Why did you get celiac disease, and not your brother or sister? Why does one of your children have it, but another doesn’t?
If you are reading about how celiac disease gets started, or a doctor is trying to explain it to you, there is an as yet unexplained step. Something allows pieces of gluten (gliadin) to get through the lining of the small intestine. Once these pieces pass through the lining, they get to the place where they start a cascade of reactions that results in the symptoms of celiac disease. But how do those first pieces get through?
This is important because those pieces of wheat or gluten are not any problem when they stay in the intestine. They don’t trigger CD until they get through what may be a leaky intestinal wall.
There is no definite answer to the question of how they get in. It may be something to do with the intestinal lining of people with celiac disease that doesn’t keep out pieces of gluten the way the intestines of people without celiac disease do. Or there may be some event, something that happens to a person that allows the protein pieces into where they start causing trouble.
Many researchers believe that for susceptible children who have celiac disease in the family, the “stomach flu,” which is the common term for gastroenteritis, is the event that starts the disease. Getting one of these viruses in early childhood may make the lining of the small intestine leaky. There is a particular group of virus suspected, called rotaviruses.
So, while the lining is leaky, pieces of gluten cross through and trigger what eventually becomes celiac disease. For this to happen, the child has to have the genes to predispose him or her to celiac disease. The fact that you may need both the genes and some kind of extra exposure would explain why only around 11% of children who have a parent with celiac disease also have it. If it was just genetic, more children would have CD.
There is also the question of when this might happen. Would it need to happen when the child first ate wheat products, or does the timing not matter?
When scientists want to answer a question like this, the best kind of studies are what are called “prospective, randomized, controlled trials.” This means you take two similar groups of people and expose one group to whatever is thought to cause a disease or treat a disease, and not expose the other group. If there is a difference, it is more certain that the factor studied this way may be causing the outcome. It is obviously not possible to take children from families with celiac disease and infect them with viruses at an early age to see what will happen.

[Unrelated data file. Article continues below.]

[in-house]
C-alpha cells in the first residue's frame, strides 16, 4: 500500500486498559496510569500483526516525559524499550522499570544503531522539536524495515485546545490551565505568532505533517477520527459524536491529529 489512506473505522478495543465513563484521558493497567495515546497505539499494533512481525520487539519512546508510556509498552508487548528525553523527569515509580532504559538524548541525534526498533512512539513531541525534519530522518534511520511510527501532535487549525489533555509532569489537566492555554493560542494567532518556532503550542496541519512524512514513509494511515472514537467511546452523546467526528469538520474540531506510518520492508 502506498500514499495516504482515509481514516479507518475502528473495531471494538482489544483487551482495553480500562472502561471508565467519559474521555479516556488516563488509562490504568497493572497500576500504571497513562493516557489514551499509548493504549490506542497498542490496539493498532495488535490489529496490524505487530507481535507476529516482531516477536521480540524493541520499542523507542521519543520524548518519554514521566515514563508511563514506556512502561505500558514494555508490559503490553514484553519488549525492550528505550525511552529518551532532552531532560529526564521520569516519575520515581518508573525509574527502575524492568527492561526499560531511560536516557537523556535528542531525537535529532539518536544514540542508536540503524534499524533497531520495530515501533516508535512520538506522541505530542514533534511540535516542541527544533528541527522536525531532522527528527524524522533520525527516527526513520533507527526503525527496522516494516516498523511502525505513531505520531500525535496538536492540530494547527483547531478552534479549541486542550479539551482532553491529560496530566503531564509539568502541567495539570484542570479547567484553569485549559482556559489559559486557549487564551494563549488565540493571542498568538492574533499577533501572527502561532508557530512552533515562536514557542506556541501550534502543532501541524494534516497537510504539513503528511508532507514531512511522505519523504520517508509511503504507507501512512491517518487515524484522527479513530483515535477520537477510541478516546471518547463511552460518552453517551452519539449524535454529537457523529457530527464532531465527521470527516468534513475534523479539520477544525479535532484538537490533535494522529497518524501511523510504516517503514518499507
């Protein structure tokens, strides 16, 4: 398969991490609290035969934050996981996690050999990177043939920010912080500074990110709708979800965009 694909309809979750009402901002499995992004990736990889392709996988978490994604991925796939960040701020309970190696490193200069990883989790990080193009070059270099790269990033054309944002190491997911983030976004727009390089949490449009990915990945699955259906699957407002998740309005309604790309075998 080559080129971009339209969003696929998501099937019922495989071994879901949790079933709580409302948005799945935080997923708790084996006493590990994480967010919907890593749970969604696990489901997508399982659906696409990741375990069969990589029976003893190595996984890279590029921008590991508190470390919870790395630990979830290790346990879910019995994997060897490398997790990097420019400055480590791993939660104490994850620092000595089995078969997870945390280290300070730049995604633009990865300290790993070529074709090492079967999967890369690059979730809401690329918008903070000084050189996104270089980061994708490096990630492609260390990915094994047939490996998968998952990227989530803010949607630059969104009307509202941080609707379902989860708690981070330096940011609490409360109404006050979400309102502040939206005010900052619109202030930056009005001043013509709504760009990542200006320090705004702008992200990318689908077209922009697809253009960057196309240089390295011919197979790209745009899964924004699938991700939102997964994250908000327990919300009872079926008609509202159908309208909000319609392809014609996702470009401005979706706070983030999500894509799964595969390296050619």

Instead, research in this area involves looking for an association between early intestinal infections and later development of CD. One study in Sweden looked at a group of over nine thousand children that had been followed from infancy. Records, including diaries kept by parents, contained the needed information about the children, like how long they were breast fed and when they first ate wheat, as well as illnesses. Researchers compared a group of 44 children with celiac disease to other children similar in every other way. They found no association between early intestinal infection or any other infection at the time the children first ate gluten-containing food and future development of celiac disease.
The intestinal infections in this study were reported by parents; the viruses or other causes of the infections were not known. It was noted by the authors of the study that Swedish parents rarely take young children with minor illnesses to the doctor. It is not known how many of the children had rotavirus infection. Other studies have found a link between rotavirus infection and later development of celiac disease.
It is worth noting that there since 2006 there has been an effective, oral vaccine to protect infants and young children from rotaviruses. In the case of rotaviruses, 74% to 87% of all illness episodes can be prevented by vaccinations. If rotavirus infection is a possible CD trigger, there is a group of children now who may avoid that trigger. It will be years before any changes due to adopting the rotavirus vaccination schedule will be visible.
While this study did not provide an answer, it is a good example of how researchers are looking to try and find a celiac disease trigger. Future studies may actually find a more specific answer.